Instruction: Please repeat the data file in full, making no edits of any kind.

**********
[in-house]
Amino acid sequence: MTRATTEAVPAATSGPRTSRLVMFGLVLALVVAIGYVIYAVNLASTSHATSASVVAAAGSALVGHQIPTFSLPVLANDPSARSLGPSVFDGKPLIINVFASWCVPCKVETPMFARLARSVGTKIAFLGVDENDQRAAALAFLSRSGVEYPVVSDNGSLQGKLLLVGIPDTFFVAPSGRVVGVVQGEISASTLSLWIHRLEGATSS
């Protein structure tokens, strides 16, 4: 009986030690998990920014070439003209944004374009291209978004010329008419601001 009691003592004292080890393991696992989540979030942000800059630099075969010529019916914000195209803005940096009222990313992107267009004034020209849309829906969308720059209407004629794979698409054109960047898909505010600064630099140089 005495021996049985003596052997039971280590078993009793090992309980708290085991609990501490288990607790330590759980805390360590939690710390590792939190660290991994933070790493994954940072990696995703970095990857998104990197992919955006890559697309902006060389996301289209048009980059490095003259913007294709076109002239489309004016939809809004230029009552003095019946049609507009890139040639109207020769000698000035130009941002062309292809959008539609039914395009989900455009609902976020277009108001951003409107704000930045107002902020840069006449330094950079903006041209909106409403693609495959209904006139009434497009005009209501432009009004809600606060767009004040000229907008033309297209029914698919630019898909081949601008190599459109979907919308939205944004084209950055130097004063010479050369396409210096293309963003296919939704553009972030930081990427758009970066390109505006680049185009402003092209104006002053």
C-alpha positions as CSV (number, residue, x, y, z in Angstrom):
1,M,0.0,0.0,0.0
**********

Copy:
[in-house]
Amino acid sequence: MTRATTEAVPAATSGPRTSRLVMFGLVLALVVAIGYVIYAVNLASTSHATSASVVAAAGSALVGHQIPTFSLPVLANDPSARSLGPSVFDGKPLIINVFASWCVPCKVETPMFARLARSVGTKIAFLGVDENDQRAAALAFLSRSGVEYPVVSDNGSLQGKLLLVGIPDTFFVAPSGRVVGVVQGEISASTLSLWIHRLEGATSS
């Protein structure tokens, strides 16, 4: 009986030690998990920014070439003209944004374009291209978004010329008419601001 009691003592004292080890393991696992989540979030942000800059630099075969010529019916914000195209803005940096009222990313992107267009004034020209849309829906969308720059209407004629794979698409054109960047898909505010600064630099140089 005495021996049985003596052997039971280590078993009793090992309980708290085991609990501490288990607790330590759980805390360590939690710390590792939190660290991994933070790493994954940072990696995703970095990857998104990197992919955006890559697309902006060389996301289209048009980059490095003259913007294709076109002239489309004016939809809004230029009552003095019946049609507009890139040639109207020769000698000035130009941002062309292809959008539609039914395009989900455009609902976020277009108001951003409107704000930045107002902020840069006449330094950079903006041209909106409403693609495959209904006139009434497009005009209501432009009004809600606060767009004040000229907008033309297209029914698919630019898909081949601008190599459109979907919308939205944004084209950055130097004063010479050369396409210096293309963003296919939704553009972030930081990427758009970066390109505006680049185009402003092209104006002053």
C-alpha positions as CSV (number, residue, x, y, z in Angstrom):
1,M,0.0,0.0,0.0